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CD Review

Leopold Stokowski Conducts New Music

Leopold Stokowski Symphony Orchestra/Leopold Stokowski
Cala CACD0539
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If you are looking for a recording of these pieces you are obviously off the beaten track. Stokowski was famous for programming and recording 'new' music and this concert is a perfect example. It was part of a program sponsored by the Contemporary Music Society which was created by Oliver Daniel. Stokowski was originally going to peform Shostakovich's 11th Symphony but changed his mind when he heard of Vaughan Williams' death. Both had attended the Royal College of Music at the same time and remained friends. The notes for the disc indicate they were fellow-students but in Oliver's book Stokowski says that Vaughan Williams was a teacher. Whatever the case, over the years Stokowski programmed and recorded much of the Vaughan Williams' music.

Vaughan Williams' own discussion of the 9th Symphony is both interesting and amusing. He writes, "The usual symphony orchestra is used, with the addition of three saxophones and flugelhorn. This beautiful and neglected instrument is not usually allowed in the select circles of the orchestra and has been banished to the brass band, where it is allowed to indulge in the bad habit of vibrato to its heart's content. While in the orchestra it will be obliged to sit up and play straight. The saxophones, also, are not expected, except one place in the scherzo, to behave like demented cats, but are allowed to be their own romantic selves." *

Despite efforts to the contrary, I don't feel I really 'understand' Vaughan Williams' 9th Symphony. It is darker than the 8th but not as violent as the 6th. It is brooding and mysterious as Stonehenge (whose picture adorns the cover). It is an enigma; the sax always makes me feel there is a sense of the absurd lurking about somewhere and it is clearly in the third movement. I like it and will keep studying it. In an attempt to place this performance (the U.S. première) in some kind of context I listened to Boult's recording on Everest. It taught me only that Boult doesn't seem to have the full gravity of the piece as does Stokowski.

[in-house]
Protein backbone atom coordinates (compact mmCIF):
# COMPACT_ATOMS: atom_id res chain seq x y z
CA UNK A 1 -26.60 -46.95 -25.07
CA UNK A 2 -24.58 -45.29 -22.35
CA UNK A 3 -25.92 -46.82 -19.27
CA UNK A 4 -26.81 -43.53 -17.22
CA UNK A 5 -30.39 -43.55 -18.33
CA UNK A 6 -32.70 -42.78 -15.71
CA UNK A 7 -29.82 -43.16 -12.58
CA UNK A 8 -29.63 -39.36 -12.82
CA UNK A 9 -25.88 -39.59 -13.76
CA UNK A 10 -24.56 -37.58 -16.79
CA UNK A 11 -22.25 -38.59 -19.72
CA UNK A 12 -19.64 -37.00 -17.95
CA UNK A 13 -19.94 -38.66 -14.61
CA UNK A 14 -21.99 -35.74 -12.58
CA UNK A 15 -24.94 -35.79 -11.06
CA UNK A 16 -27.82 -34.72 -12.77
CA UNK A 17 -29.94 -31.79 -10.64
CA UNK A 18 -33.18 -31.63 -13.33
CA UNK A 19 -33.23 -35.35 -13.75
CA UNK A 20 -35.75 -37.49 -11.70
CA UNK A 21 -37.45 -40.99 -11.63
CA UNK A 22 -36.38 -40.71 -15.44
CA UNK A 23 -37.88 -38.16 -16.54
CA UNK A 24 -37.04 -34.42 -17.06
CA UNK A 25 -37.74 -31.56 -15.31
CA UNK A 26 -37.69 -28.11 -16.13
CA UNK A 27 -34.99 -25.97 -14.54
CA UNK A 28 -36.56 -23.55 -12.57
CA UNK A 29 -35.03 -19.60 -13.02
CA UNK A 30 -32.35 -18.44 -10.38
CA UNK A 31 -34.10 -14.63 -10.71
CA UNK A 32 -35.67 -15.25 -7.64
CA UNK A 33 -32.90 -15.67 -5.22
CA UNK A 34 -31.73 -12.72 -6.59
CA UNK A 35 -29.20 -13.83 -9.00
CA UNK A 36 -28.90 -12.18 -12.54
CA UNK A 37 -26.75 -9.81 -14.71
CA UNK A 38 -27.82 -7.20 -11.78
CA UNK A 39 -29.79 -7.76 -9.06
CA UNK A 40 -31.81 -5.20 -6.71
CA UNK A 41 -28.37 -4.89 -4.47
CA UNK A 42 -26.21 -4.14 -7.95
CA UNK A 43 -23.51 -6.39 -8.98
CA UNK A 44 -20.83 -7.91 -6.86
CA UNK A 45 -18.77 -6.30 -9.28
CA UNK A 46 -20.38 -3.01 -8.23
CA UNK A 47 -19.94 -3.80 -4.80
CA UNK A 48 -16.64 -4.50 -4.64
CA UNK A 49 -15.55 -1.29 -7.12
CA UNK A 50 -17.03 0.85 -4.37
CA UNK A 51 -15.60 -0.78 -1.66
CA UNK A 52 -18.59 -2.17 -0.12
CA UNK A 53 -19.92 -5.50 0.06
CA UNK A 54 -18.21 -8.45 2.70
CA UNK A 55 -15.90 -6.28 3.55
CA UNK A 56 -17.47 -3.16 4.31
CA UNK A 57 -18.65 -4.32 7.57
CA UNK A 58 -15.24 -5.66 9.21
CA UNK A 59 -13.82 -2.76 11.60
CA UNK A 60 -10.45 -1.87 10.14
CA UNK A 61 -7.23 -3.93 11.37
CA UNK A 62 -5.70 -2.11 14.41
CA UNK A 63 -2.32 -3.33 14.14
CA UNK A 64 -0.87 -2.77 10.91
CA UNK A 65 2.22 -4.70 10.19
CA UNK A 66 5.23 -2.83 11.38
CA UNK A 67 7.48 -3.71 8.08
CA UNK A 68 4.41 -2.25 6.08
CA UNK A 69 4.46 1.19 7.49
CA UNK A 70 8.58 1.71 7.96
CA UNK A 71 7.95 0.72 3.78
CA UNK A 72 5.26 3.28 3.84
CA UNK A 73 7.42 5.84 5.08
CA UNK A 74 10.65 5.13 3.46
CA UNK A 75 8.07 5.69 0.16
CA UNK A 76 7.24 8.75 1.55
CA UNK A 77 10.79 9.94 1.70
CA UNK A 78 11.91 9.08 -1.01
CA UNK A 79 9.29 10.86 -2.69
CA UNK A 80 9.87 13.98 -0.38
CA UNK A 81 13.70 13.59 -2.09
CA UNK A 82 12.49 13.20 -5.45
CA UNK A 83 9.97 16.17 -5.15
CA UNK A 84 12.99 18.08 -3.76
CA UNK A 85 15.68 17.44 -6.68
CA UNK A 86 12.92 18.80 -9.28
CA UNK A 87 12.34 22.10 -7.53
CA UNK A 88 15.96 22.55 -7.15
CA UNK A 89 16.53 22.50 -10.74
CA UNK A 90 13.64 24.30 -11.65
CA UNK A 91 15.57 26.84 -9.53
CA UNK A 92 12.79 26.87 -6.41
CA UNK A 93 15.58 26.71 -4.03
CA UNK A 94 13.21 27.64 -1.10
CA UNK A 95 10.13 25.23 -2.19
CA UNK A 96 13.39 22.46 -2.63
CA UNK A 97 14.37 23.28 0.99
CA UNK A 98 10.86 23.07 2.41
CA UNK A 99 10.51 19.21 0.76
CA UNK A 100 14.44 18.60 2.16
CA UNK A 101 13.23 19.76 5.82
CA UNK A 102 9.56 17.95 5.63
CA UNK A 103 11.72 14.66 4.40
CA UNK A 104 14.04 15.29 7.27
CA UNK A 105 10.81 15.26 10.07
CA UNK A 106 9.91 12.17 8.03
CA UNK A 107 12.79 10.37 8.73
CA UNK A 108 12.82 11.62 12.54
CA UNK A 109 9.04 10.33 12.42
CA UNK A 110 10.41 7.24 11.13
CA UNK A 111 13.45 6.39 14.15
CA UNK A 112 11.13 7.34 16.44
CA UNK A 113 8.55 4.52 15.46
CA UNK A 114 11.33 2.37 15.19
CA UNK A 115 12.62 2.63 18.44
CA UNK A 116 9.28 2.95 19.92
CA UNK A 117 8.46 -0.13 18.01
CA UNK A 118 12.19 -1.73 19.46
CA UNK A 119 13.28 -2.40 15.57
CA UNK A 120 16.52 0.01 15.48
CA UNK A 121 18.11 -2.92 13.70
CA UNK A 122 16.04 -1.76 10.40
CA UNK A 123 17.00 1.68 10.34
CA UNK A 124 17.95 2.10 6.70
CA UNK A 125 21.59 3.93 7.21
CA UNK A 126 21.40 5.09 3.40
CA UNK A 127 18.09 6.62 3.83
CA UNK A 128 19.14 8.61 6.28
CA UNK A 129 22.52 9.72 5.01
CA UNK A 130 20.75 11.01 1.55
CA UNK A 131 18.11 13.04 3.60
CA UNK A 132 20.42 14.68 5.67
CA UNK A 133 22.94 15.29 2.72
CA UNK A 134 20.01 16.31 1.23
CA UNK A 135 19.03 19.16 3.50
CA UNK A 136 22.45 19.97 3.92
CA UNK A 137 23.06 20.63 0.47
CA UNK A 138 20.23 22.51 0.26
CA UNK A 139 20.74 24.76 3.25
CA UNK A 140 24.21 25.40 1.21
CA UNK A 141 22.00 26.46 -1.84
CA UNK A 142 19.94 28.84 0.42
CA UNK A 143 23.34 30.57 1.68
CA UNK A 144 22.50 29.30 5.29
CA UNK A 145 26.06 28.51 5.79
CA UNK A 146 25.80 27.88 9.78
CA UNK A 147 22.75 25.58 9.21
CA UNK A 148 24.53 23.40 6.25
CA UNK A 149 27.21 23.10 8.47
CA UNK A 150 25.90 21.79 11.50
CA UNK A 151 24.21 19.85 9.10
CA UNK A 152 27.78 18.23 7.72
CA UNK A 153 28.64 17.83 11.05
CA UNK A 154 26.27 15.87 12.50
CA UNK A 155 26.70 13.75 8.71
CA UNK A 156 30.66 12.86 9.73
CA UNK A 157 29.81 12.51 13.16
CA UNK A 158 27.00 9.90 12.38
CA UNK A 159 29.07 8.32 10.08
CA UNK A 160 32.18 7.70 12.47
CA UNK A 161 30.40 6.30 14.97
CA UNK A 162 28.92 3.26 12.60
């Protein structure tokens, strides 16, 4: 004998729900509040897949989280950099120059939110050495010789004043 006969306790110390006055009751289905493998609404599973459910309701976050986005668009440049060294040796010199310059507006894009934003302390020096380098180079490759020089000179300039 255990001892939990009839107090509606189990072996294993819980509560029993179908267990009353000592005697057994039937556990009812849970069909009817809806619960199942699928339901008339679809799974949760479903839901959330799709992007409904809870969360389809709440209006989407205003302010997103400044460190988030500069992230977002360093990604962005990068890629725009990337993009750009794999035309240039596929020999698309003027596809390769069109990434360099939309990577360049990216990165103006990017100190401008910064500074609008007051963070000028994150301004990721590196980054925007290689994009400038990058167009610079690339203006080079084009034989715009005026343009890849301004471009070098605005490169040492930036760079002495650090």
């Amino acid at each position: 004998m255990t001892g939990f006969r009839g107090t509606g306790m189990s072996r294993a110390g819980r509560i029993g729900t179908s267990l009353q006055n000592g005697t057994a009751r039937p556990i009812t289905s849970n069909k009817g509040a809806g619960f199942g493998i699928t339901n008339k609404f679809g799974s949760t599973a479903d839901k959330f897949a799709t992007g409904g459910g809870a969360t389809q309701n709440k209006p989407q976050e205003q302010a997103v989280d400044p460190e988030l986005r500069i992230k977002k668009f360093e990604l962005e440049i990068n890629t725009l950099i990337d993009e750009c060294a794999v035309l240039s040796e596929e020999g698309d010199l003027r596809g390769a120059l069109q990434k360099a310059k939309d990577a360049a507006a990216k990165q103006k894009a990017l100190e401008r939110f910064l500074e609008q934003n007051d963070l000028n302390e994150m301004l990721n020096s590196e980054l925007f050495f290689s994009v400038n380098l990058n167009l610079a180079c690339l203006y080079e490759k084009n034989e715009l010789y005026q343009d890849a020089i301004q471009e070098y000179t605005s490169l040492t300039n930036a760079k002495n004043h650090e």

Perhaps, however, I am not alone in my feelings about the piece. Steven Schwartz writes, "Of Vaughan Williams' symphonies, this is the hardest to know. On one hand I find the argument difficult to follow. On the other, the emotion runs deeper and wider than any other of the composer's symphonies… I find it hard to talk about this work, since I don't claim to understand it. However, I do find myself going back to it more than just about any other of the composer's major works." (From Classical.Net)

I would agree that this piece invites more listening. It is a demanding work but such close listening pays dividends. This recording belongs in any collections of the composer's works.

The other items on this release suffer from comparison with Vaughan Williams enigmatic 9th Symphony. It is not that they are bad, far from it. The "Mysterious Mountain" was commissioned by Stokowski and under his hands, especially with free-bowing, is easily the finest version I have heard. The other two items are more percussive and brass oriented. The Riegger also employs what sounds like a marimba and defintely a xylophone. It is energetic if not memorable. Creston's "Toccata" opens with cymbals, xylophone and brass. The saxophone also plays a part in the rousing piece. As I said, this not bad music but just doesn't measure up to the Vaughan Williams. Still, I am glad to have examples of their music… it adds to my conception of classical music.

The orchestra is excellent, hand-picked by Stokowski from among the finest players in New York at the time. This is no small band, like that used in the recordings he made for RCA around that time, but full and rich. The soloists are all excellent and clearly heard.

This disc is another fine contribution to the Stokowski legacy and that of Vaughan Williams with the other items as fine lagniappes.

* From Dr. Vaughan Williams' notes as cited in the Everest release.

Copyright © 2004, Robert Stumpf II